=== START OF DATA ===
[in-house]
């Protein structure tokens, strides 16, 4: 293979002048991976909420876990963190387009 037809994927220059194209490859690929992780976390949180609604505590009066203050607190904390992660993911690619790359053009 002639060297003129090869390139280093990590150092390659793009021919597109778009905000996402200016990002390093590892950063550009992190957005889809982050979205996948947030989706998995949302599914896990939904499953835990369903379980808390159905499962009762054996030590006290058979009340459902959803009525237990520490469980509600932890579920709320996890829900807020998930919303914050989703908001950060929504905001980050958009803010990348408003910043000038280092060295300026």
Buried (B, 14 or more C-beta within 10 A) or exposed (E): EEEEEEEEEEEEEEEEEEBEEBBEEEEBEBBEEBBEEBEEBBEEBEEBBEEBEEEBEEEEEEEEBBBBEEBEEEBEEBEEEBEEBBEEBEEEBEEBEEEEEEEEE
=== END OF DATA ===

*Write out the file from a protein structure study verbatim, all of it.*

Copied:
[in-house]
């Protein structure tokens, strides 16, 4: 293979002048991976909420876990963190387009 037809994927220059194209490859690929992780976390949180609604505590009066203050607190904390992660993911690619790359053009 002639060297003129090869390139280093990590150092390659793009021919597109778009905000996402200016990002390093590892950063550009992190957005889809982050979205996948947030989706998995949302599914896990939904499953835990369903379980808390159905499962009762054996030590006290058979009340459902959803009525237990520490469980509600932890579920709320996890829900807020998930919303914050989703908001950060929504905001980050958009803010990348408003910043000038280092060295300026």
Buried (B, 14 or more C-beta within 10 A) or exposed (E): EEEEEEEEEEEEEEEEEEBEEBBEEEEBEBBEEBBEEBEEBBEEBEEBBEEBEEEBEEEEEEEEBBBBEEBEEEBEEBEEEBEEBBEEBEEEBEEBEEEEEEEEE